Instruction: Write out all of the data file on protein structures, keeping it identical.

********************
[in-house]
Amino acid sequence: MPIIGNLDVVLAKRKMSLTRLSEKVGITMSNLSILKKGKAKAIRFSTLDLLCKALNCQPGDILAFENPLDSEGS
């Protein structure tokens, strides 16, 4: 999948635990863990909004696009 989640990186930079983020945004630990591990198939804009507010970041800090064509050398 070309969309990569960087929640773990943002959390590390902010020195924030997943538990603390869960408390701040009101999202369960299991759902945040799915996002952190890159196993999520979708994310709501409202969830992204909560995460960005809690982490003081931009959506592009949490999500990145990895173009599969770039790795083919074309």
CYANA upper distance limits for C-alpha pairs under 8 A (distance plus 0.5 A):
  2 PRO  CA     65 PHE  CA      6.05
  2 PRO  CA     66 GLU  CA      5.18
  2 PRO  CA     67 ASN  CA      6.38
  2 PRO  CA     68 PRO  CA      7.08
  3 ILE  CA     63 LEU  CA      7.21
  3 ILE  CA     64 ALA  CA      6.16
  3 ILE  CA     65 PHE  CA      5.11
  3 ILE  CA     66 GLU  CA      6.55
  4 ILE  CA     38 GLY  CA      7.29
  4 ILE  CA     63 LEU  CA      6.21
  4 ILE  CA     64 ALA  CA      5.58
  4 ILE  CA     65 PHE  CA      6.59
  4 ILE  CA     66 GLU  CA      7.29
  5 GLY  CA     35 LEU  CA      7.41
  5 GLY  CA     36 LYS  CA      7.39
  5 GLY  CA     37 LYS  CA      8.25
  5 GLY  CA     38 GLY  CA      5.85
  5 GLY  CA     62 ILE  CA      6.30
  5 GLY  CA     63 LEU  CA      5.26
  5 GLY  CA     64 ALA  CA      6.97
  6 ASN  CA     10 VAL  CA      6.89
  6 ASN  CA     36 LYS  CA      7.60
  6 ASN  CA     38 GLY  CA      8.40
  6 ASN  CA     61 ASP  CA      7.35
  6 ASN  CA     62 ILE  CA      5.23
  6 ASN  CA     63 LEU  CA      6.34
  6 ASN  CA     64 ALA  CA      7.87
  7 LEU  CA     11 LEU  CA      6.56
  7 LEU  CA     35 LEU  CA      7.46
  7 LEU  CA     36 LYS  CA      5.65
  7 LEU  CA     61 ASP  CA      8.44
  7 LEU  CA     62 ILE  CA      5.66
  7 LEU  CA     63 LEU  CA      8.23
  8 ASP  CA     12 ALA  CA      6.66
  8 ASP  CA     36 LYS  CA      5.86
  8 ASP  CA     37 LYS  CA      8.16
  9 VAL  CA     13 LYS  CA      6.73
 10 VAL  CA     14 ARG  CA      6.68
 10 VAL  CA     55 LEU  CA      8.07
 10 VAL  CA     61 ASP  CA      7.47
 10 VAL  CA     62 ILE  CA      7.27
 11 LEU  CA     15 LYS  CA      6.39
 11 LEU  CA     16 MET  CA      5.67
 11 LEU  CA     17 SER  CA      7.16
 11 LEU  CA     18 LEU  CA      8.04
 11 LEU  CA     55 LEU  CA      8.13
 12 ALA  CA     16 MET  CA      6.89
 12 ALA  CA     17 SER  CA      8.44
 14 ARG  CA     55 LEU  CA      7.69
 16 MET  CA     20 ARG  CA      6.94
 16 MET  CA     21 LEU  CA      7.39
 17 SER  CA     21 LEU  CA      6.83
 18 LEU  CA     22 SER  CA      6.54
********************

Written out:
[in-house]
Amino acid sequence: MPIIGNLDVVLAKRKMSLTRLSEKVGITMSNLSILKKGKAKAIRFSTLDLLCKALNCQPGDILAFENPLDSEGS
């Protein structure tokens, strides 16, 4: 999948635990863990909004696009 989640990186930079983020945004630990591990198939804009507010970041800090064509050398 070309969309990569960087929640773990943002959390590390902010020195924030997943538990603390869960408390701040009101999202369960299991759902945040799915996002952190890159196993999520979708994310709501409202969830992204909560995460960005809690982490003081931009959506592009949490999500990145990895173009599969770039790795083919074309």
CYANA upper distance limits for C-alpha pairs under 8 A (distance plus 0.5 A):
  2 PRO  CA     65 PHE  CA      6.05
  2 PRO  CA     66 GLU  CA      5.18
  2 PRO  CA     67 ASN  CA      6.38
  2 PRO  CA     68 PRO  CA      7.08
  3 ILE  CA     63 LEU  CA      7.21
  3 ILE  CA     64 ALA  CA      6.16
  3 ILE  CA     65 PHE  CA      5.11
  3 ILE  CA     66 GLU  CA      6.55
  4 ILE  CA     38 GLY  CA      7.29
  4 ILE  CA     63 LEU  CA      6.21
  4 ILE  CA     64 ALA  CA      5.58
  4 ILE  CA     65 PHE  CA      6.59
  4 ILE  CA     66 GLU  CA      7.29
  5 GLY  CA     35 LEU  CA      7.41
  5 GLY  CA     36 LYS  CA      7.39
  5 GLY  CA     37 LYS  CA      8.25
  5 GLY  CA     38 GLY  CA      5.85
  5 GLY  CA     62 ILE  CA      6.30
  5 GLY  CA     63 LEU  CA      5.26
  5 GLY  CA     64 ALA  CA      6.97
  6 ASN  CA     10 VAL  CA      6.89
  6 ASN  CA     36 LYS  CA      7.60
  6 ASN  CA     38 GLY  CA      8.40
  6 ASN  CA     61 ASP  CA      7.35
  6 ASN  CA     62 ILE  CA      5.23
  6 ASN  CA     63 LEU  CA      6.34
  6 ASN  CA     64 ALA  CA      7.87
  7 LEU  CA     11 LEU  CA      6.56
  7 LEU  CA     35 LEU  CA      7.46
  7 LEU  CA     36 LYS  CA      5.65
  7 LEU  CA     61 ASP  CA      8.44
  7 LEU  CA     62 ILE  CA      5.66
  7 LEU  CA     63 LEU  CA      8.23
  8 ASP  CA     12 ALA  CA      6.66
  8 ASP  CA     36 LYS  CA      5.86
  8 ASP  CA     37 LYS  CA      8.16
  9 VAL  CA     13 LYS  CA      6.73
 10 VAL  CA     14 ARG  CA      6.68
 10 VAL  CA     55 LEU  CA      8.07
 10 VAL  CA     61 ASP  CA      7.47
 10 VAL  CA     62 ILE  CA      7.27
 11 LEU  CA     15 LYS  CA      6.39
 11 LEU  CA     16 MET  CA      5.67
 11 LEU  CA     17 SER  CA      7.16
 11 LEU  CA     18 LEU  CA      8.04
 11 LEU  CA     55 LEU  CA      8.13
 12 ALA  CA     16 MET  CA      6.89
 12 ALA  CA     17 SER  CA      8.44
 14 ARG  CA     55 LEU  CA      7.69
 16 MET  CA     20 ARG  CA      6.94
 16 MET  CA     21 LEU  CA      7.39
 17 SER  CA     21 LEU  CA      6.83
 18 LEU  CA     22 SER  CA      6.54